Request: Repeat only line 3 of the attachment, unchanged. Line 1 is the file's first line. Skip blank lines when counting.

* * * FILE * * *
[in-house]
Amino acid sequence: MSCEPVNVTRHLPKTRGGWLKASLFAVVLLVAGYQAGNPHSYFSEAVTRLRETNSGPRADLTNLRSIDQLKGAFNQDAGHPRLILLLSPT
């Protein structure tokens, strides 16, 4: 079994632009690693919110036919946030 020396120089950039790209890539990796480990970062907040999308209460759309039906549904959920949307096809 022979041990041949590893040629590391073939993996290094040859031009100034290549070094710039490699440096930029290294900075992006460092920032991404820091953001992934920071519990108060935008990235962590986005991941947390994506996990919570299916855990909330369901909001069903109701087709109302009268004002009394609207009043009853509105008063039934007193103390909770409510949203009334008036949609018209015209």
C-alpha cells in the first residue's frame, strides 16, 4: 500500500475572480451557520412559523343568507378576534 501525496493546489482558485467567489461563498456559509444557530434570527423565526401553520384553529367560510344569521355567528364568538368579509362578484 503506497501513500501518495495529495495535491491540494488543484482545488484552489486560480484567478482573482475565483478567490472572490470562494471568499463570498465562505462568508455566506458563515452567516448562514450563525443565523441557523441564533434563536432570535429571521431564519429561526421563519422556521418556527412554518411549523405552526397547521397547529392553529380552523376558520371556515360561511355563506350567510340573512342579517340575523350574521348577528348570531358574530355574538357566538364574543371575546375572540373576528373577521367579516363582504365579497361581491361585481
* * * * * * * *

């Protein structure tokens, strides 16, 4: 079994632009690693919110036919946030 020396120089950039790209890539990796480990970062907040999308209460759309039906549904959920949307096809 022979041990041949590893040629590391073939993996290094040859031009100034290549070094710039490699440096930029290294900075992006460092920032991404820091953001992934920071519990108060935008990235962590986005991941947390994506996990919570299916855990909330369901909001069903109701087709109302009268004002009394609207009043009853509105008063039934007193103390909770409510949203009334008036949609018209015209």